Wishful Thinking vs. Prayer

Wishful Thinking vs. Prayer January 10, 2014

It occurred to me after finishing this post that perhaps the individuals in question believe that affirmations actually change objective reality, as opposed to one’s attitude. It seems that there are people who believe this.

In my view, though, this is to confuse wishful thinking with prayer. Prayer—I’m speaking particularly of prayer of supplication—isn’t simply a matter of warm positive thoughts, prayed with intensity, as though I can will something to happen without taking concrete action. Prayer is matter of asking another person for help, and especially a person in a position to take the concrete action required. When I ask Jane to pick something up at the store for me, there’s a sense in which I’m praying her to do that. And when I ask God to bless someone, or to help them through some trial, or to help me through some trial, I’m not simply wishing that outcome; I’m asking someone in a position to do something. According to Catholic theology, God is the creator of everything other than Himself, the first cause and final end of everything that is, and the one who keeps the whole shebang running. It’s His universe; we just live in it. And we have reason to believe, because of Christ’s death and resurrection for our sake, that He loves us and cares about what happens to us.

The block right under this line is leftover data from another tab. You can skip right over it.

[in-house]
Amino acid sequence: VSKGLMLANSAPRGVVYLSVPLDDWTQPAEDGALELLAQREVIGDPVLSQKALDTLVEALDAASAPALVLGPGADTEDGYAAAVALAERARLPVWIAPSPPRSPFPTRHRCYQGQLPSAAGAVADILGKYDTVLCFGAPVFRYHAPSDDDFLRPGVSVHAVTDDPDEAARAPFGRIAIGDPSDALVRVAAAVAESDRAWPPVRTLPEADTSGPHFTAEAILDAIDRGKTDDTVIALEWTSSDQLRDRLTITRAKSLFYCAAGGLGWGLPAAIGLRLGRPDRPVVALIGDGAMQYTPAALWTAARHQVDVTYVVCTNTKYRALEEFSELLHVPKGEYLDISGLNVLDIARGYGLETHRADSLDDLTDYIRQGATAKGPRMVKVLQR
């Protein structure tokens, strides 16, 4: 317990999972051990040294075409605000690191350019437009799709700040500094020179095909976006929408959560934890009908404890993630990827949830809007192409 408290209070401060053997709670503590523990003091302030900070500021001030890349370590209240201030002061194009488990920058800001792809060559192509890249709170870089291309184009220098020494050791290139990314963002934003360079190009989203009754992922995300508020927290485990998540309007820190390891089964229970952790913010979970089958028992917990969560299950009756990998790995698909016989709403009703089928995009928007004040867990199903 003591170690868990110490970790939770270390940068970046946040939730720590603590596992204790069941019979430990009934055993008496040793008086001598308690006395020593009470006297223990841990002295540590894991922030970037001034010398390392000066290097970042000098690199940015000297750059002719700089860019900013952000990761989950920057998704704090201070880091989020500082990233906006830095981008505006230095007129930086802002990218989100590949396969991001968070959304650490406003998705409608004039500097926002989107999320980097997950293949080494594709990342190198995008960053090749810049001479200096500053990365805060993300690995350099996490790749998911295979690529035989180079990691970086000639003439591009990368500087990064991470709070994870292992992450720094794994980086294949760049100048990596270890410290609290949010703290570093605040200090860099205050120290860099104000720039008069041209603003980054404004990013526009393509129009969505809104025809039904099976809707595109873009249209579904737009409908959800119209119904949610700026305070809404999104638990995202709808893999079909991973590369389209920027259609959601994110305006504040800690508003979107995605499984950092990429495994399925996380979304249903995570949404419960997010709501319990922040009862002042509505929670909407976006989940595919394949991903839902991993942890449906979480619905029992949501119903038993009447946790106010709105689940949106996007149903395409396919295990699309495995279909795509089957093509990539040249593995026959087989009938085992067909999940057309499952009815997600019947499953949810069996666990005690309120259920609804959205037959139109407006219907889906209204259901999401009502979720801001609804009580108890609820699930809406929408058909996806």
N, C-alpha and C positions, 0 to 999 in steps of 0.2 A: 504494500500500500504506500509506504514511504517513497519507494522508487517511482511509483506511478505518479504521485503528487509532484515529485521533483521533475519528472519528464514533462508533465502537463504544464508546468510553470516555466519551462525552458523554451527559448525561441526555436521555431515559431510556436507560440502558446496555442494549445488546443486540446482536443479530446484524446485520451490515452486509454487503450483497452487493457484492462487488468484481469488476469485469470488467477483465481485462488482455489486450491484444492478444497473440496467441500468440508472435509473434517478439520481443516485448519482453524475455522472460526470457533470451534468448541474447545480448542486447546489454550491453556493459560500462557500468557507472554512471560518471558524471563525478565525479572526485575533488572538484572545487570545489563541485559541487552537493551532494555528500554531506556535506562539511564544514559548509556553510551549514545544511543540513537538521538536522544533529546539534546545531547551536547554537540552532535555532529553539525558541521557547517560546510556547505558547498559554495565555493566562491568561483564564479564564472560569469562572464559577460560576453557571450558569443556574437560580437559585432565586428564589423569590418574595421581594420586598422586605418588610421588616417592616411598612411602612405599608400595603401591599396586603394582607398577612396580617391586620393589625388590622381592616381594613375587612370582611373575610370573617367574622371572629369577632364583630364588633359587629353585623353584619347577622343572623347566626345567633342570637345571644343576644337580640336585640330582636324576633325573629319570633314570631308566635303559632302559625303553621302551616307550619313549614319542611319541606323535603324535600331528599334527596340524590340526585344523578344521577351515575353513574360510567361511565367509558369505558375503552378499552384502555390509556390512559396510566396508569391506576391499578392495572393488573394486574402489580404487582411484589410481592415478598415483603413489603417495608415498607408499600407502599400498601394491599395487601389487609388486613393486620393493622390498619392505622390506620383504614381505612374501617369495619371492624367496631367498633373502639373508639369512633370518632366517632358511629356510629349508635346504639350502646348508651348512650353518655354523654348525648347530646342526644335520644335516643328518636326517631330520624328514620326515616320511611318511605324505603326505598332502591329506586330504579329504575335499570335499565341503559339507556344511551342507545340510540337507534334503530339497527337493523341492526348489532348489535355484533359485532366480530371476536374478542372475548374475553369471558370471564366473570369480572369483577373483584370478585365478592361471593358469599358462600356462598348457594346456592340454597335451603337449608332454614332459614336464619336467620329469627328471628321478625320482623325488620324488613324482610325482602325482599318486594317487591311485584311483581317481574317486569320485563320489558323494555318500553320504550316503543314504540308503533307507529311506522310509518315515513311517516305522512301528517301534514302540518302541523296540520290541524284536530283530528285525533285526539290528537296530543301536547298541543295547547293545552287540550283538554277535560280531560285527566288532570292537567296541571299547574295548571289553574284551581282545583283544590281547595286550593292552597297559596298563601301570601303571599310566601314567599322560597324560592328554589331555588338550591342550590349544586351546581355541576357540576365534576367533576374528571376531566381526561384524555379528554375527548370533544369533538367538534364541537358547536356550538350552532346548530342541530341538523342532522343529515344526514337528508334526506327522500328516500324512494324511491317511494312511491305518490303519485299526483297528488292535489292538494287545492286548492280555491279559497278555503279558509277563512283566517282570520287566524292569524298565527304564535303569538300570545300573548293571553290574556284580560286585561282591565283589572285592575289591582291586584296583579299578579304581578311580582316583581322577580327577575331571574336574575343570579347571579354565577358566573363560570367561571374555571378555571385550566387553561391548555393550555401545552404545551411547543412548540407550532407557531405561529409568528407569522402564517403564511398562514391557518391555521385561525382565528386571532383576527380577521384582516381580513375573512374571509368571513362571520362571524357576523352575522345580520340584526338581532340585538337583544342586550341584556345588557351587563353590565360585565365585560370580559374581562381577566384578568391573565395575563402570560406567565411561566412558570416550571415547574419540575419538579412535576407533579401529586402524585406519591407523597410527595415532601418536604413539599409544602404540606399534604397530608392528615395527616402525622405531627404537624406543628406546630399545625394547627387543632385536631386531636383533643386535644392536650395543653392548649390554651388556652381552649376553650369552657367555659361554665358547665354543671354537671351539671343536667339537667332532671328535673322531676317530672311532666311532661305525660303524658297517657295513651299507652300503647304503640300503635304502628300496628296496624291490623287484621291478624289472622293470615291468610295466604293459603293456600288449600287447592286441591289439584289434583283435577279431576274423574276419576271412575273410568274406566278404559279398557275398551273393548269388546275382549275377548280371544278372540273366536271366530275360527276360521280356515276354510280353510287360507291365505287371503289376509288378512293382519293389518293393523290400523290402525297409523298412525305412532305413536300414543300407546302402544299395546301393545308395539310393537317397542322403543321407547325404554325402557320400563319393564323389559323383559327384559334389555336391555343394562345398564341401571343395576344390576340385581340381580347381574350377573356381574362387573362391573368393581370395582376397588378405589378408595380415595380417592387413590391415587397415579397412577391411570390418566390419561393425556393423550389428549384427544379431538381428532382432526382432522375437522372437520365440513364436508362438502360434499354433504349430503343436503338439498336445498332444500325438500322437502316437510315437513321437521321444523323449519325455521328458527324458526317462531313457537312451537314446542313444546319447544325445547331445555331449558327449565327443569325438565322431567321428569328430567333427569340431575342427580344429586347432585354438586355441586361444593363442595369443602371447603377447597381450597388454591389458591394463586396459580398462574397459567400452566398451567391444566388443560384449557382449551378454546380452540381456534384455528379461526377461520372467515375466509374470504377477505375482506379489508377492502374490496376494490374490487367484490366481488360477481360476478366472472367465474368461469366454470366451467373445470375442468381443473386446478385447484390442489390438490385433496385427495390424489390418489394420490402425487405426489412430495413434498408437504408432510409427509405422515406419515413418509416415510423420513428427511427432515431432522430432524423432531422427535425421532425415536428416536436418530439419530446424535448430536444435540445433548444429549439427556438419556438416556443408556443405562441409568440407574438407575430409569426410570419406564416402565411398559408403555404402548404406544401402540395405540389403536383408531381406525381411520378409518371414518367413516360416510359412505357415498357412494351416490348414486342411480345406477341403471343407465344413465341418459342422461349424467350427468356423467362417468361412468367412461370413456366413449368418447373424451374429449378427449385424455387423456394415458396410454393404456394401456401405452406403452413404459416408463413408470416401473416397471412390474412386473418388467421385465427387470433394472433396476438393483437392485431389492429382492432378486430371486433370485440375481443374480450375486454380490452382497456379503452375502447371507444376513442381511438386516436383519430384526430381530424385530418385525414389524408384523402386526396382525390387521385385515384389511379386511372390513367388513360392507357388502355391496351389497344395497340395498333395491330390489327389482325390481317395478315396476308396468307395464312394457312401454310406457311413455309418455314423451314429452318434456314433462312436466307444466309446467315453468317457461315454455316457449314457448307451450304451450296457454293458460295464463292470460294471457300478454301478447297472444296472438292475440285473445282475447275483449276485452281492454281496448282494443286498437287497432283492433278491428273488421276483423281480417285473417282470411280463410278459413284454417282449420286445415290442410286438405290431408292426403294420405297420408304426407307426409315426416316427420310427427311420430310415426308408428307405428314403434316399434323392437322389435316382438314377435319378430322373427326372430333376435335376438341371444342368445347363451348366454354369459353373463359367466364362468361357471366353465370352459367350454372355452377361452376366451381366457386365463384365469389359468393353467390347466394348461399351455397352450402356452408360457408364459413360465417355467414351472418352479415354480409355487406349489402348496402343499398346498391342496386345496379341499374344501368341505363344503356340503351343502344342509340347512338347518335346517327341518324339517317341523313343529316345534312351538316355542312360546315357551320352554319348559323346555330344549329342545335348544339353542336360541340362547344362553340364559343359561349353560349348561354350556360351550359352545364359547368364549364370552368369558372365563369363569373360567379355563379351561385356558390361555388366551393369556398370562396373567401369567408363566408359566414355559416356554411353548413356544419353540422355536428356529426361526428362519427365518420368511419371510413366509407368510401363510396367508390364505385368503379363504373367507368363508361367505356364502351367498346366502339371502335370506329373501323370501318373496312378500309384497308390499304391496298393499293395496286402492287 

And of course, just because I want something desperately and pray for it steadfastly, I won’t necessarily get it; any more than my mother would have let me play with the hot iron when I was a toddler.

Wishful thinking, on the other hand, might change your attitude; but it can’t change what is.

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